The Treasury Department ignored its own guidelines on executive pay at firms that received taxpayer bailouts. It approved compensation packages of more than $3 million for executives at General Motors, Ally Financial and AIG, according to a watchdog report. (Robert Miller/THE WASHINGTON POST)

The Treasury Department ignored its own guidelines on executive pay at firms that received taxpayer bailouts and last year approved compensation packages of more than $3 million for the senior ranks at General Motors, Ally Financial and American International Group, according to a watchdog report released Monday.

The report from the special inspector general for the Troubled Assets Relief Program said the government’s pay czar signed off on $6.2 million in raises for 18 employees at the three companies. The chief executive of a division of AIG received a $1 million raise, while an executive at GM’s troubled European unit was given a $100,000 raise. In one instance, an employee of Ally’s Residential Capital was awarded a $200,000 pay increase weeks before the subsidiary filed for bankruptcy.

“We expect Treasury to look out for taxpayers who funded the bailout of these companies by holding the line on excessive pay,” said Christy Romero, special inspector general for TARP. “Treasury cannot look out for taxpayers’ interests if it continues to rely to a great extent on the pay proposed by companies that have historically pushed back on pay limits.”

The inspector general’s report accuses Patricia Geoghegan, Treasury’s acting special master for compensation, of sidestepping protocol that kept pay packages at the midpoint of comparable firms. Geoghegan, however, said the audit is riddled with inaccuracies and mischaracterizes the data provided to the inspector general.

She said her office has “limited excessive compensation while at the same time keeping compensation at levels that enable the recipients to remain competitive and repay TARP assistance.”

Compensation at bailed-out firms became a lightning rod during the financial crisis. A public outcry erupted in 2009, when AIG paid $168 million in retention bonuses to employees at Financial Products, the unit whose complex deals had crippled the insurance giant. The nation’s biggest banks, including Morgan Stanley and JPMorgan Chase, also came under fire for doling out six-figure salaries and bonuses from taxpayer funds.

Treasury’s compensation chief at the time, Kenneth Feinberg, scolded companies for what he called “ill-advised” payouts to executives, and vowed to curb lavish pay. Nonetheless, Treasury allowed seven firms to bypass pay restrictions from 2009 to 2011, according to a report issued by the special inspector general in January 2012.

Monday’s report evaluates Treasury’s actions since then, with stinging allegations of lax oversight and supervision. Romero said Geoghegan deferred to the pay proposals provided by the companies, approving raises above pay limits and failing to link compensation to performance.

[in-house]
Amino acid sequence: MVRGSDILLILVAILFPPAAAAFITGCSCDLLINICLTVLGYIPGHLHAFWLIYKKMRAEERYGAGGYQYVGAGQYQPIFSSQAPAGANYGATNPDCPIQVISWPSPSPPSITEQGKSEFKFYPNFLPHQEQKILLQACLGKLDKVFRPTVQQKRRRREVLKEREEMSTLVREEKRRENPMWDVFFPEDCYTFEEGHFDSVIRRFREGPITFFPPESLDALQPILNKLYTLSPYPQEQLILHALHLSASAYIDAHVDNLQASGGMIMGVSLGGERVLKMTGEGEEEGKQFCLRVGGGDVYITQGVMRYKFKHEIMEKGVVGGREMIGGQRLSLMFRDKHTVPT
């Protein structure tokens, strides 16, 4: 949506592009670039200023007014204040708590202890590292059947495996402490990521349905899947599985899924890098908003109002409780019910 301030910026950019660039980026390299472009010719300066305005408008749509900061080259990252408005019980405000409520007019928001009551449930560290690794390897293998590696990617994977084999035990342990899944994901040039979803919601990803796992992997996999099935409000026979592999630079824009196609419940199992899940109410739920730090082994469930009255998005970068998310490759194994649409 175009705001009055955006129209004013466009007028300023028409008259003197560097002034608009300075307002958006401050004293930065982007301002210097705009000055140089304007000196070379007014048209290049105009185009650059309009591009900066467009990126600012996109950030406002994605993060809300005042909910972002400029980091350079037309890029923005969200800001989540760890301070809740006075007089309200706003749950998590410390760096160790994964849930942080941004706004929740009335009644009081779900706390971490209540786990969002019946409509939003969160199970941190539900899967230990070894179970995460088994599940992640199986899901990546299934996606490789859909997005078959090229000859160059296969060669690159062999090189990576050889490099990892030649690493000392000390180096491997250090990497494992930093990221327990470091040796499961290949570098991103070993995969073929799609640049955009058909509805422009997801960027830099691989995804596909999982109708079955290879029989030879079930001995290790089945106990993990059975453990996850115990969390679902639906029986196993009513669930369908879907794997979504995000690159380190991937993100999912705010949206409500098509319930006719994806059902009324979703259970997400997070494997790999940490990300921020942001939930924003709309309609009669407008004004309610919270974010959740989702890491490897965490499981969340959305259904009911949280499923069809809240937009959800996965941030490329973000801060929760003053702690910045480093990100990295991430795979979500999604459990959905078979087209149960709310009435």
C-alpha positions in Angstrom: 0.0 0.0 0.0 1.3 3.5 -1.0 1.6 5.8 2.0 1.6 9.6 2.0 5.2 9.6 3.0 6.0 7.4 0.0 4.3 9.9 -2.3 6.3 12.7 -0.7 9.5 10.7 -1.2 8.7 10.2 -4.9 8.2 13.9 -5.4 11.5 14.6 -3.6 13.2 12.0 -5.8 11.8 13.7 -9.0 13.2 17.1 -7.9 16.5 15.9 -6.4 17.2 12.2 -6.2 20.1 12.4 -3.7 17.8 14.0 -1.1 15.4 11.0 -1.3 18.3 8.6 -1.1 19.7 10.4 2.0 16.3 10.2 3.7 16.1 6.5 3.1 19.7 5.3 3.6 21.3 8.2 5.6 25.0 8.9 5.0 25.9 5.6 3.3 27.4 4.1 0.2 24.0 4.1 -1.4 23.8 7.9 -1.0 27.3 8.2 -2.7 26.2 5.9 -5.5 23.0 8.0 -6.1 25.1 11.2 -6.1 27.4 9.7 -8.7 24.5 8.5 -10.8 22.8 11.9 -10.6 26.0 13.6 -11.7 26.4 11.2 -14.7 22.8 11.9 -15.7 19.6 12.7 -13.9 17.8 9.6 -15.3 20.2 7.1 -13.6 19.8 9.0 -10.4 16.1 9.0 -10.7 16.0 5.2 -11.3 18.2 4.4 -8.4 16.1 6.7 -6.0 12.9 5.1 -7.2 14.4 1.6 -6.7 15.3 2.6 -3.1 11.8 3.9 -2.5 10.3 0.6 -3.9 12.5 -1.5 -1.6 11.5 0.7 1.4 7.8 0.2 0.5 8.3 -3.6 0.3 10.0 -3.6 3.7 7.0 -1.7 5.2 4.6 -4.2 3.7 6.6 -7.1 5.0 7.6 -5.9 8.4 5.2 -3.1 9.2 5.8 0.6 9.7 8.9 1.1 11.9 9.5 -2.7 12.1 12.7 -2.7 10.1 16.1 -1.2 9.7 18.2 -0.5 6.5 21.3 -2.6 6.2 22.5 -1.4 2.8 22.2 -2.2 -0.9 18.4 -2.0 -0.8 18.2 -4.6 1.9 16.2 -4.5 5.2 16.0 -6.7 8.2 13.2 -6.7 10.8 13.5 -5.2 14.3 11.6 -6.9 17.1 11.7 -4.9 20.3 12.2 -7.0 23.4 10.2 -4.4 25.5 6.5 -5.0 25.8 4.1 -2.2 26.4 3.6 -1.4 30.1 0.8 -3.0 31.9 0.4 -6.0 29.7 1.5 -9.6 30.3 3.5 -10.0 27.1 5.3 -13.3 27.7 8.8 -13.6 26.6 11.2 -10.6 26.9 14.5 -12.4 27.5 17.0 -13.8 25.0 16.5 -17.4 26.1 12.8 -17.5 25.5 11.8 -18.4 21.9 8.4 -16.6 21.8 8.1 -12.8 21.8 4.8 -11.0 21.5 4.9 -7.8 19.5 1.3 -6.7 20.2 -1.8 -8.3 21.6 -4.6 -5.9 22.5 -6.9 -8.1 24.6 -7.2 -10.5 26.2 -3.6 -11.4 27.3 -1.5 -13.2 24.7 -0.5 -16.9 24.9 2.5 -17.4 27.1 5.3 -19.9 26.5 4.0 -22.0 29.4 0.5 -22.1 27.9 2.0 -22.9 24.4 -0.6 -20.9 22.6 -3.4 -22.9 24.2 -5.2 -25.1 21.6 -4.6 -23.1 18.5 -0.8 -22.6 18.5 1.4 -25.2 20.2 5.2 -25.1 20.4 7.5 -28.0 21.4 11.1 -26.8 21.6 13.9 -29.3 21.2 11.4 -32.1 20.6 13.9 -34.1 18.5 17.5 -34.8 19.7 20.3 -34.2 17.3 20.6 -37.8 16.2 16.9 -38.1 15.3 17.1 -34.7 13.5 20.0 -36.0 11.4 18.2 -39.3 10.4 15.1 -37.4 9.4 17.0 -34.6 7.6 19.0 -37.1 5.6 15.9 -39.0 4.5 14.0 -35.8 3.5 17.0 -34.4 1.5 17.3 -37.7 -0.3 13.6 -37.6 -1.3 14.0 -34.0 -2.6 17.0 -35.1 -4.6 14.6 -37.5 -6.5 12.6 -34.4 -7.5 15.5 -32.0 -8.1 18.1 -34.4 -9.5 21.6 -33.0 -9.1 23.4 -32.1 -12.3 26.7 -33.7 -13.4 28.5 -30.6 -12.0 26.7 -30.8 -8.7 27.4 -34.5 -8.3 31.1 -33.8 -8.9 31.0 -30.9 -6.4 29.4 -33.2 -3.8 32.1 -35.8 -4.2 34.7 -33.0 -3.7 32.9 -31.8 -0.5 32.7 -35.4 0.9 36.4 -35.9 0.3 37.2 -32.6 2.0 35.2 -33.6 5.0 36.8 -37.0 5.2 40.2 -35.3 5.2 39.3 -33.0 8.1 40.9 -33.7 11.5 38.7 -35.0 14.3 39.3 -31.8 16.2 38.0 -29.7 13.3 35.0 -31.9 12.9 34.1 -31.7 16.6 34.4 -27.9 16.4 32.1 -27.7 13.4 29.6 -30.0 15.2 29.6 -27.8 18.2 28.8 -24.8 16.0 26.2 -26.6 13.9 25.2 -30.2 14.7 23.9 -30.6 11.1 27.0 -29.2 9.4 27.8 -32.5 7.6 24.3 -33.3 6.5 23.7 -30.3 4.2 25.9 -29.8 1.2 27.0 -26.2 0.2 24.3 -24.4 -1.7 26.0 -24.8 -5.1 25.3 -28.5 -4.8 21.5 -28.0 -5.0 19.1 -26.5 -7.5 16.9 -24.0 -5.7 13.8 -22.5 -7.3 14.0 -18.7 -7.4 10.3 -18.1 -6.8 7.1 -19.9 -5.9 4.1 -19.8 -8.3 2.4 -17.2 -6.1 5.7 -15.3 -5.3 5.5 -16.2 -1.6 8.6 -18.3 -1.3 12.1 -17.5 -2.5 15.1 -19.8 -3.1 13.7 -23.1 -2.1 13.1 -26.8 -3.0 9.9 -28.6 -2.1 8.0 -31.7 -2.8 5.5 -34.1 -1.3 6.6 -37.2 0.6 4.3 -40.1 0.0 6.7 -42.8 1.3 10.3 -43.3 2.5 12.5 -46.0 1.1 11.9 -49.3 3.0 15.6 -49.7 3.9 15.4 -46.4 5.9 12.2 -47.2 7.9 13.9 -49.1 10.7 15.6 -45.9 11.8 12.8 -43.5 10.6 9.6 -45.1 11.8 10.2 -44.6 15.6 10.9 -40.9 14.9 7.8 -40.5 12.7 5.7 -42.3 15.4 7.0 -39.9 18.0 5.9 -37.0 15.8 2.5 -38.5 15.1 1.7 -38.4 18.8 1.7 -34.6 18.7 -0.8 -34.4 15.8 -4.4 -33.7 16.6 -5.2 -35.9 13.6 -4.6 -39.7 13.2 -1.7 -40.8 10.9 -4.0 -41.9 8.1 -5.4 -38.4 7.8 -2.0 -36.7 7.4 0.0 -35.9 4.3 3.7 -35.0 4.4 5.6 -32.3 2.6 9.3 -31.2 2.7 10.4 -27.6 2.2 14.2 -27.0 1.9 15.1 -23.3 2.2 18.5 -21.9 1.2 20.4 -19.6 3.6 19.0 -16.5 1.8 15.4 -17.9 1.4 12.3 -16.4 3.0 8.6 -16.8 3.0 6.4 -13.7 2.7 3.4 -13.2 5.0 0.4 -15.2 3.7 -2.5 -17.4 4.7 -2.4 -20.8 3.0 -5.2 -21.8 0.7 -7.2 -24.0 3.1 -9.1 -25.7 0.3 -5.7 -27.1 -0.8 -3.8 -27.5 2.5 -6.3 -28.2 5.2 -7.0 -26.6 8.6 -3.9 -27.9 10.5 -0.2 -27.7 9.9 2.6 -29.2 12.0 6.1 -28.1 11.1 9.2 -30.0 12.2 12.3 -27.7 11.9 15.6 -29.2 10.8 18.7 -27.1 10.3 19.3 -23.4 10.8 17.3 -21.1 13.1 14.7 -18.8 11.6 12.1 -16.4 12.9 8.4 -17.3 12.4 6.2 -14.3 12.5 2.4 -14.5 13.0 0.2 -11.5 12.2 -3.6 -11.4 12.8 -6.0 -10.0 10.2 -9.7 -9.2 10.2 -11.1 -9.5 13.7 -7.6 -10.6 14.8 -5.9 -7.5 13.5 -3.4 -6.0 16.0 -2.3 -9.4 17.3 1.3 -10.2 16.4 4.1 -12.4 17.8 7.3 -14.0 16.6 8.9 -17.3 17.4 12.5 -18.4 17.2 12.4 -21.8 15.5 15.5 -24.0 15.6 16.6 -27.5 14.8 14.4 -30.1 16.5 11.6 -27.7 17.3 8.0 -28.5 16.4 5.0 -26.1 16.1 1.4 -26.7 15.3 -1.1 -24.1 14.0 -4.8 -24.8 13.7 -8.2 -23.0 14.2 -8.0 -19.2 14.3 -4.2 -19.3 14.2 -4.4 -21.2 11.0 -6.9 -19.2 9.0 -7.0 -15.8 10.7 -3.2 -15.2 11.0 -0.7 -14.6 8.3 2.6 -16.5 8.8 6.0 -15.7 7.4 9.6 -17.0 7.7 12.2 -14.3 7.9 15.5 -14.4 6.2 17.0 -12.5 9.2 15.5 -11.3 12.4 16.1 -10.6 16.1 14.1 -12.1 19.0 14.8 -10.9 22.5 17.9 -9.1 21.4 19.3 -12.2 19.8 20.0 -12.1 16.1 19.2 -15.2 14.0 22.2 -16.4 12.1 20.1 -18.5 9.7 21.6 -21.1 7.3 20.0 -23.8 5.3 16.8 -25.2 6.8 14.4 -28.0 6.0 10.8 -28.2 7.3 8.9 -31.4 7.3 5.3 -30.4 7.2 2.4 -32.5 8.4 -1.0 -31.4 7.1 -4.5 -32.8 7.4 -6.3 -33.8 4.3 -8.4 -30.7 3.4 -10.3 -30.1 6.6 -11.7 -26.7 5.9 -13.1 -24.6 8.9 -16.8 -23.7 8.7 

“Treasury made no meaningful reform to its processes,” the special inspector said in the latest report. “Lacking criteria and an effective decision-making process, Treasury risks continuing to award executives of bailed-out companies excessive cash compensation without good cause.”

According to the report, Treasury approved total pay packages exceeding the 50th percentile by more than $37 million for nearly two-thirds of the top 25 employees of AIG, GM and Ally. The three firms combined received nearly $250 billion in TARP funds. Only AIG has fully repaid its $182 billion bailout.

Feinberg, who resigned in 2010, limited executives’ cash salaries to $500,000 and shifted compensation toward stock to reduce excessive risk-taking, allowing for exemptions in special circumstances.

Romero made a point of noting that 65 of the 69 senior employees at AIG, Ally and GM were granted cash salaries of $450,000, while in 2011 the median household income of the taxpayers who funded the bailout was about $50,000.

“This is armchair quarter-backing by SIGTARP,” said Feinberg, who is now representing Penn State in resolving claims arising from the school’s sexual abuse scandal. “Geoghegan obviously was interpreting the regulations and rendering discretionary decisions involving just a few officials at very few companies.”

In the past year, Treasury has made significant progress in winding down its financial rescue program. The agency sold its final shares in AIG in December, bringing the total profit on the investment in the company to nearly $23 billion. Treasury is also in the process of selling off its remaining shares of GM. Ally owes the government about $13 billion, Treasury told Congress on Jan. 2.